• Larsen P.
• Eldridge D.
• Brinkley J.
• Newton D.
• Goff D.
• Hartzog T.
• et al.
Pediatric peripheral intravenous access: does nursing experience and competence really make a difference?.
Vascular access is more difficult in critically ill children, and nurses working in a pediatric intensive care unit (PICU) often face the challenge of difficult venous access. Failure to establish an intravenous line increases the anxiety and pain of patients. It also leads to frustration and disappointment of the nursing staff. The additional cost and time spent by the staff on difficult venous access are also negative factors.
Several strategies have been proposed to improve venous access. Recently, a near-infrared light source has been developed to view both superficial and deep veins, which reportedly reduces the number of needlesticks required to achieve venous access, although the results have been controversial (Figure 1).
• Hess H.A.
A biomedical device to improve pediatric vascular access success.
• Perry A.M.
• Caviness A.C.
• Hsu D.C.
Efficacy of a near-infrared light device in pediatric intravenous cannulation: a randomized controlled trial.
In this study, we compared the first-attempt success rate for the insertion of peripheral intravenous catheters between those placed with and without the assistance of a near-infrared light vein-viewing device for critically ill children in a PICU.

## 2. Materials and Methods

This study was conducted in a PICU at Kaohsiung Chang Gung Children's Hospital over a 1-year period from April 2010 to March 2011. The study protocol was approved by the institutional review board of Chang Gung Memorial Hospital, Taiwan. Sixty patients between the ages of 3 months and 17 years who were admitted to our PICU and who required vascular access were enrolled for the study in a 3-month prospective observation period. Pediatric Risk of Mortality (PRISM) III scores were used as a prognostic score to assess the gravity of the disease.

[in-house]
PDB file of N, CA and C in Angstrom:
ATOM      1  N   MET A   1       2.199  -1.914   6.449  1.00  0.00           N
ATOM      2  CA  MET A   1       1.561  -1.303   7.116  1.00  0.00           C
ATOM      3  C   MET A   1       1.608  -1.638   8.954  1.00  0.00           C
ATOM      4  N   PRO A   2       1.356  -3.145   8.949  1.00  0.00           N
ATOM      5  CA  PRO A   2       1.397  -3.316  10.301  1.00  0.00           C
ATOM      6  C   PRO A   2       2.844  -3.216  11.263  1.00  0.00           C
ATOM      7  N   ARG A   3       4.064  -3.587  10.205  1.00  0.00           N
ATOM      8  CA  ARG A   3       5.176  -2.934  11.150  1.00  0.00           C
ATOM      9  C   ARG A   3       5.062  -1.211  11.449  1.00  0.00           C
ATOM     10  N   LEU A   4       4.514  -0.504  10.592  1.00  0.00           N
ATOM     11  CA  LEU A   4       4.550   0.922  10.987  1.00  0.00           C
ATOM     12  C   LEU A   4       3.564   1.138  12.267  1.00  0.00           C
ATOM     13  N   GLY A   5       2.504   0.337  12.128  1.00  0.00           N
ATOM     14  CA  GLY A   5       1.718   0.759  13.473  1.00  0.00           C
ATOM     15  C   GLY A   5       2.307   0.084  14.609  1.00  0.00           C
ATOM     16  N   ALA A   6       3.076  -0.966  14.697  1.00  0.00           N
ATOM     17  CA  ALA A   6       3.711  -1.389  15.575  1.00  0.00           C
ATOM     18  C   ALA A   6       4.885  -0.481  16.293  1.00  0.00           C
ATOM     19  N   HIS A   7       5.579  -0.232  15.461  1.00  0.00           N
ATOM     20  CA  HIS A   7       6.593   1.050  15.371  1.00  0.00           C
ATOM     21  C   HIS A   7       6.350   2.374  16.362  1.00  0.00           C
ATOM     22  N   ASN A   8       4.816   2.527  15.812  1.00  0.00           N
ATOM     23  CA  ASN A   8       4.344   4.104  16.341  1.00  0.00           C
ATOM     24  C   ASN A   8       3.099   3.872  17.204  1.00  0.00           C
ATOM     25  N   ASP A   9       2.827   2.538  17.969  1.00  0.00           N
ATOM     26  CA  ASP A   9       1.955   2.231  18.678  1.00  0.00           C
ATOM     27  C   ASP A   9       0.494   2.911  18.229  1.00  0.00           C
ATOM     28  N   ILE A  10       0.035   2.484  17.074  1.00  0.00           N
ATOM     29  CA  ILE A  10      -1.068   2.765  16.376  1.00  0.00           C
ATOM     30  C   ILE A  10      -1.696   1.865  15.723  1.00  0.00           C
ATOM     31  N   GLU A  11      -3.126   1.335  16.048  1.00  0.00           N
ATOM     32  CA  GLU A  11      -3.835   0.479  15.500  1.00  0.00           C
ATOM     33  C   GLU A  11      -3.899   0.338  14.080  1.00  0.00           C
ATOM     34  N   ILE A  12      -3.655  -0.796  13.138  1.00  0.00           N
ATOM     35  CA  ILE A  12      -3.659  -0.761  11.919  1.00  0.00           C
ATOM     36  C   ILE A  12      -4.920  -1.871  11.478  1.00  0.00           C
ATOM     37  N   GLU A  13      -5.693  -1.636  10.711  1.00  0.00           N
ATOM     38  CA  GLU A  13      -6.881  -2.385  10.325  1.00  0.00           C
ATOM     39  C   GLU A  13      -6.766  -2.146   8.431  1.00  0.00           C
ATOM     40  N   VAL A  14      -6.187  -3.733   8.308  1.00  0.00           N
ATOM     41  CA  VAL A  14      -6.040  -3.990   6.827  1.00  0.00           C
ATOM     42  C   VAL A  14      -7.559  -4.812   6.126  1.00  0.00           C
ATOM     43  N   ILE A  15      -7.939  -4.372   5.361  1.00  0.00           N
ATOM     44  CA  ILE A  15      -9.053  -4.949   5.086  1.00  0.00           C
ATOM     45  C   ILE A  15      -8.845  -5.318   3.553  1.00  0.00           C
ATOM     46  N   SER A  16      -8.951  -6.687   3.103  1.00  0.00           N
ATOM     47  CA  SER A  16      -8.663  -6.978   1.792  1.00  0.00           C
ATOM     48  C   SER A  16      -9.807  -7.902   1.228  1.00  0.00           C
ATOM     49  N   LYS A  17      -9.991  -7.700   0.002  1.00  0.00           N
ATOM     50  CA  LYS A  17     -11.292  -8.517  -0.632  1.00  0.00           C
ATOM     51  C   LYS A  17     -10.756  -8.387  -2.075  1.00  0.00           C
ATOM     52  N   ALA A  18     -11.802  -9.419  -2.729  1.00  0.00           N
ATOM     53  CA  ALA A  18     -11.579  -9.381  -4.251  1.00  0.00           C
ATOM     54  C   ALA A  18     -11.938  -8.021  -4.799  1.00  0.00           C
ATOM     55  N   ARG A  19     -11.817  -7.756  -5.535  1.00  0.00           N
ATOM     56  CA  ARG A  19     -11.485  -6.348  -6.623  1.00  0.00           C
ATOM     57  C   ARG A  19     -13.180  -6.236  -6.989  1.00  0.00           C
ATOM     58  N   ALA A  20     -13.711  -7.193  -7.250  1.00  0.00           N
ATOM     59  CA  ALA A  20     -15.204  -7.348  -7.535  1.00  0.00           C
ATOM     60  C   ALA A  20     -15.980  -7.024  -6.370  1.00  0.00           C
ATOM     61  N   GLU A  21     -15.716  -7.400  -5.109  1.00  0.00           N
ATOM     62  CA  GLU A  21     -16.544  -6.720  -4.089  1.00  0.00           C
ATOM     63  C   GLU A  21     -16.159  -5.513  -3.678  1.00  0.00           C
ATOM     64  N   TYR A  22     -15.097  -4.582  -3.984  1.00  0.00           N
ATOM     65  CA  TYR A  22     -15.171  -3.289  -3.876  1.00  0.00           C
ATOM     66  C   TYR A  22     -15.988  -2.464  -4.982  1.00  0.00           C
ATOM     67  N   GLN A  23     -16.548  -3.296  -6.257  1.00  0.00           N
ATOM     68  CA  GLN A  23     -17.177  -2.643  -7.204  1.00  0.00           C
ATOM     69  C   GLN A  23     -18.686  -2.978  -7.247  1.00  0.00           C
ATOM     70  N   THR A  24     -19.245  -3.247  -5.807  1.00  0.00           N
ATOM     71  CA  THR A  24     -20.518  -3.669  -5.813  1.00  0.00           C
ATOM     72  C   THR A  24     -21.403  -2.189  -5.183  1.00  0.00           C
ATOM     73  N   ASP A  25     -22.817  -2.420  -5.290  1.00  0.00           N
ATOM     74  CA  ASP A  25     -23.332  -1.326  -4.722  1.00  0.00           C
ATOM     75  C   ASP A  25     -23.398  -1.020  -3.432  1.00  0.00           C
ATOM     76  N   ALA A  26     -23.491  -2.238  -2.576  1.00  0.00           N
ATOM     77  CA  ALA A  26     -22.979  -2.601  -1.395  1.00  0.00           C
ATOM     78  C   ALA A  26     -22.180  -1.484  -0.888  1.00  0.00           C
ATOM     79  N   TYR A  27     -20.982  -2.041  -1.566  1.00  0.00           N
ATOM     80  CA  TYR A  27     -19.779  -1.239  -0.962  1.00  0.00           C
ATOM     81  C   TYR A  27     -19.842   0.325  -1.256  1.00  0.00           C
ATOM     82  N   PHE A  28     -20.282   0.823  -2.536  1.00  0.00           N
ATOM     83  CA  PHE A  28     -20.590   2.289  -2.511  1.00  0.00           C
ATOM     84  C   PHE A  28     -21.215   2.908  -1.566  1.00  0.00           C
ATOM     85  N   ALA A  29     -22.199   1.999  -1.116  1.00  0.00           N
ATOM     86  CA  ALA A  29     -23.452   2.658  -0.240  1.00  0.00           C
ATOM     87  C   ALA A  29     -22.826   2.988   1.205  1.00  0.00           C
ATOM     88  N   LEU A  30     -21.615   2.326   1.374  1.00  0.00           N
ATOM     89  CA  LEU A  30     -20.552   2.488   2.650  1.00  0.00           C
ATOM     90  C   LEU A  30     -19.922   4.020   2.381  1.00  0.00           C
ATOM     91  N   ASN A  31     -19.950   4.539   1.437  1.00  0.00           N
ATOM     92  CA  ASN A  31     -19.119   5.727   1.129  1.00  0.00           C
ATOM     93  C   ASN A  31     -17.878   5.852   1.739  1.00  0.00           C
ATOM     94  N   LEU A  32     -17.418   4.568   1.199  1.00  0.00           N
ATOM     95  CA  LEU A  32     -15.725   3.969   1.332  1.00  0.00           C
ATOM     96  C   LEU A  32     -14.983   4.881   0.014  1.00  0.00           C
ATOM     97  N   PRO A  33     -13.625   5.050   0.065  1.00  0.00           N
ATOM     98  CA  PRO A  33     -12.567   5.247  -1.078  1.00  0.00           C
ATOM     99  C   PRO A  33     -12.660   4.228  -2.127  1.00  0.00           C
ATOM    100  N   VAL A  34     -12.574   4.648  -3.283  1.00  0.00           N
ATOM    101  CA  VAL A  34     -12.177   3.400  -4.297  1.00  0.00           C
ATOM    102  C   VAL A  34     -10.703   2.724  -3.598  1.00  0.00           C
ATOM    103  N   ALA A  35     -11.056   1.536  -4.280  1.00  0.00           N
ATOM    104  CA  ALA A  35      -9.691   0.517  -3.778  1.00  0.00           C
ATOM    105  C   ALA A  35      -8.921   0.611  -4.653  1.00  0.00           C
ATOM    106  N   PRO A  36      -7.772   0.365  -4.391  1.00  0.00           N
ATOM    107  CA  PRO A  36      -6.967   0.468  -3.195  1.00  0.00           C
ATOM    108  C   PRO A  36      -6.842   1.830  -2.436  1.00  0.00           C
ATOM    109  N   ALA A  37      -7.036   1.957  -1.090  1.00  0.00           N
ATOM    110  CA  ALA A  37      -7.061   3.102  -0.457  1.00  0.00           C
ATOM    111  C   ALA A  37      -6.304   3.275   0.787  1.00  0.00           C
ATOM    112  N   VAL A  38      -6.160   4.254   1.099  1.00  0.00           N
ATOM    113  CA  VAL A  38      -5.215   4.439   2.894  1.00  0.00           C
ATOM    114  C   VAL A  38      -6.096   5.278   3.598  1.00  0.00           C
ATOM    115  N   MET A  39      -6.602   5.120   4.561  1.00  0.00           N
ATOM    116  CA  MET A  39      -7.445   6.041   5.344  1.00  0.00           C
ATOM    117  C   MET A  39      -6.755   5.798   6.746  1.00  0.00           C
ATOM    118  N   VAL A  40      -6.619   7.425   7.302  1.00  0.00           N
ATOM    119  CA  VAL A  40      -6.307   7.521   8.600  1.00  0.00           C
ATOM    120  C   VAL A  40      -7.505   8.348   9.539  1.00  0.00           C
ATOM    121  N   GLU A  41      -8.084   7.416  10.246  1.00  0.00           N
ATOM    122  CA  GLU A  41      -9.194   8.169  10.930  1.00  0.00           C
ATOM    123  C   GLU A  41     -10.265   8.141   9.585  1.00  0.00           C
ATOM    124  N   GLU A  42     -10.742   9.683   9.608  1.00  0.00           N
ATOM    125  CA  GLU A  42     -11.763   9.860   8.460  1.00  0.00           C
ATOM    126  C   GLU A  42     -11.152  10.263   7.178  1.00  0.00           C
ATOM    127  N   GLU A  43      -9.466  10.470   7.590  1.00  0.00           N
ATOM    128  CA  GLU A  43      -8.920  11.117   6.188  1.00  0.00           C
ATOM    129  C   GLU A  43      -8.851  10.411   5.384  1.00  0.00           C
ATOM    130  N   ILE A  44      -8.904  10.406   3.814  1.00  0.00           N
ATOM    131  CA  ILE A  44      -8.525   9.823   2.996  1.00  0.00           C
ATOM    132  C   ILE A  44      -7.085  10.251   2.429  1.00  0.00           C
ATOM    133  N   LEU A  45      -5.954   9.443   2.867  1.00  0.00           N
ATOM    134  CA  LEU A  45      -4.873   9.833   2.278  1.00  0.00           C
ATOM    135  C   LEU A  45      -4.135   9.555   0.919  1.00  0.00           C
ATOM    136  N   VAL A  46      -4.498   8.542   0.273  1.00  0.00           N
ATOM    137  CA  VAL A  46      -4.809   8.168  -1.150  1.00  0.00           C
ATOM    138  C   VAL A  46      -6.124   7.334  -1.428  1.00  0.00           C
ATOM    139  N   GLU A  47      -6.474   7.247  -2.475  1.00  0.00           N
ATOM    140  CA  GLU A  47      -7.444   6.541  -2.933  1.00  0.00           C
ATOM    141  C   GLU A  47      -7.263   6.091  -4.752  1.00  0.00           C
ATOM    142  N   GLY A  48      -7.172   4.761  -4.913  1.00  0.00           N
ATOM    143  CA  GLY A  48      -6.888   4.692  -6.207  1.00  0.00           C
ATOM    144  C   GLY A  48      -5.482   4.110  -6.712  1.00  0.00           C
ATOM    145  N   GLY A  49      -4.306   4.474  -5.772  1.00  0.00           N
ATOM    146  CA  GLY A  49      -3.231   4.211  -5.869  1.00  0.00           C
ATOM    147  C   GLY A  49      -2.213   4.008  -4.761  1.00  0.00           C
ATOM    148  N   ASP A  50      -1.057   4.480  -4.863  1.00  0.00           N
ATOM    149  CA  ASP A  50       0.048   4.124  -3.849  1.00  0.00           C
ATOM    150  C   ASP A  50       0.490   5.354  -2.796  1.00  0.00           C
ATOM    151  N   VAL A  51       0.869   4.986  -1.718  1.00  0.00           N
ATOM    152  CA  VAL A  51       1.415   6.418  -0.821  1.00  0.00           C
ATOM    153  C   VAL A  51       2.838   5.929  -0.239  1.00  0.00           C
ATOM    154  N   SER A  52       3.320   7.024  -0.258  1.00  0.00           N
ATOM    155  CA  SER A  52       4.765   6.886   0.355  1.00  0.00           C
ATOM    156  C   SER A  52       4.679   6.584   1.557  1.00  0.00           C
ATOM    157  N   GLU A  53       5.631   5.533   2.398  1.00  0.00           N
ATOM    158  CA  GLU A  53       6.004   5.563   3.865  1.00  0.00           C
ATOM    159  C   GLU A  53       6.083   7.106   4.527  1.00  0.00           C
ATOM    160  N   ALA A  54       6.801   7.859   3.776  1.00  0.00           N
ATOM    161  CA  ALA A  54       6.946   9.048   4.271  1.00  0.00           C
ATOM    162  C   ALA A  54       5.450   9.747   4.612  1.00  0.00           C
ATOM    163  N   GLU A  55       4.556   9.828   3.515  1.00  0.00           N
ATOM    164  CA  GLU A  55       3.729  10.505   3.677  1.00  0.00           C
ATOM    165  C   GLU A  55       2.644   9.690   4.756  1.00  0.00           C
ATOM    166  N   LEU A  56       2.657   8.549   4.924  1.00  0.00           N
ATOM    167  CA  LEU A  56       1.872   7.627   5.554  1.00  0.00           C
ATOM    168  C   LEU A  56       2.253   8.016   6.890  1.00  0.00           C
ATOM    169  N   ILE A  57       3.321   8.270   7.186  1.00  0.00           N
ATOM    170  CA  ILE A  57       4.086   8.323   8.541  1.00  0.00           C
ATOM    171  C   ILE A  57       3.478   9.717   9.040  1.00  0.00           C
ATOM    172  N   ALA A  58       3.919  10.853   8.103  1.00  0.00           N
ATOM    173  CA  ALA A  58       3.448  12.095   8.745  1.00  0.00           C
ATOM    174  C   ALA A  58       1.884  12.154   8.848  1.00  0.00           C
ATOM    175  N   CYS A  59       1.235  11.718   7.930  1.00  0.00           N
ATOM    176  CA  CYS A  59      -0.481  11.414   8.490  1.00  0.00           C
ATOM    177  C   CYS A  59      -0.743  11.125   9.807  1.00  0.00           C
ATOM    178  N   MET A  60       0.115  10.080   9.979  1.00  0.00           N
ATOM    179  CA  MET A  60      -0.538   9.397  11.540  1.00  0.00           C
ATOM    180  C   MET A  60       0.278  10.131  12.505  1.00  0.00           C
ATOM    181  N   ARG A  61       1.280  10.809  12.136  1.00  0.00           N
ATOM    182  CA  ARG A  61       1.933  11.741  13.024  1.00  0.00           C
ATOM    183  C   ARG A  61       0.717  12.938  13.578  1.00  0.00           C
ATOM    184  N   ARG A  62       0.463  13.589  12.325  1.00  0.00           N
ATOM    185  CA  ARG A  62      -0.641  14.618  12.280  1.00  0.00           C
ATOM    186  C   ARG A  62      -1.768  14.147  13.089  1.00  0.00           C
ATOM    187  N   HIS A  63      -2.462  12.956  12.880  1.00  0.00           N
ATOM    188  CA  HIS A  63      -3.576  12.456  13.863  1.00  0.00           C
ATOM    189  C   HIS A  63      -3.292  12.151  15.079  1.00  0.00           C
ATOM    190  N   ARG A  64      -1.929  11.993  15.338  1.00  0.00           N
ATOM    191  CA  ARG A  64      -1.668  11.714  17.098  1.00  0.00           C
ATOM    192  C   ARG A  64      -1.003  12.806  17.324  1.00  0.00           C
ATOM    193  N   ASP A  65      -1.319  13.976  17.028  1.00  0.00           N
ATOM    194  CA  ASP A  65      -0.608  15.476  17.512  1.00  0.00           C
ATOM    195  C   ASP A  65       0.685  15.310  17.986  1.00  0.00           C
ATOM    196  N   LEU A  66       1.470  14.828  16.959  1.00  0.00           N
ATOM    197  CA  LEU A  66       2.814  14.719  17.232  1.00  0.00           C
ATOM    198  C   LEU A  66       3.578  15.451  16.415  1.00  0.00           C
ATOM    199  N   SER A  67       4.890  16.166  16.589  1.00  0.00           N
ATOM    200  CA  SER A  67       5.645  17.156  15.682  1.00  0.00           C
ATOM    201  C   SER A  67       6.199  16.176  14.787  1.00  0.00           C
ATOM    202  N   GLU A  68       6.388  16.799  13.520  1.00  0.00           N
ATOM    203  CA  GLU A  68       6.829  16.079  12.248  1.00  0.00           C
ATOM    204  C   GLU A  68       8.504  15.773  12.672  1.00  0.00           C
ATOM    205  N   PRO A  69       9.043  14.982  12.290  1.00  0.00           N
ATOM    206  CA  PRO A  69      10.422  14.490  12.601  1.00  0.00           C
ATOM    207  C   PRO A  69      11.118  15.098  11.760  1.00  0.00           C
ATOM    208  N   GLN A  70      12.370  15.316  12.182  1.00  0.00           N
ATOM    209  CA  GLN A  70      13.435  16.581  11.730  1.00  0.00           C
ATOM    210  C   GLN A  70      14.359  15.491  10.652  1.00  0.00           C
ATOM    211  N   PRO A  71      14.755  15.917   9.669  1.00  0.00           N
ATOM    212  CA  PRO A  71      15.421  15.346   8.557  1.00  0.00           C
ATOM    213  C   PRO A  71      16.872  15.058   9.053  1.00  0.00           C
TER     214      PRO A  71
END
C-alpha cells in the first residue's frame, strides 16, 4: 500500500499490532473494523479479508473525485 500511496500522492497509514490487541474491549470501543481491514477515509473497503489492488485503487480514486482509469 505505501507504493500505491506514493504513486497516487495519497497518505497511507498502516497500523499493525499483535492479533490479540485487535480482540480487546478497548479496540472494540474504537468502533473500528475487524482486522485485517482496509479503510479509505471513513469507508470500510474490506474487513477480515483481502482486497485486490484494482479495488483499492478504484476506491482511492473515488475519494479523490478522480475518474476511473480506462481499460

• Pollack M.M.
• Patel K.M.
• Ruttimann U.E.
PRISM III: an updated Pediatric Risk of Mortality score.
All patients received an intravenous cannula insertion. The indications for intravenous cannulation included the need for fluid supplements and administration of medication. After informed consent had been obtained from their parents, the patients were divided into two groups: the near-infrared light vein-viewing device group (VeinViewer; Luminetx Corporation, Memphis, TN, USA) and the control group (without the use of the VeinViewer). A physician created two random allocation sequence lists (computer generated). The exclusion criteria included patients or families who did not agree to participate in this study, a rapidly progressive condition that needed resuscitation, and any other condition that did not give the medical staff enough time to prepare for this study.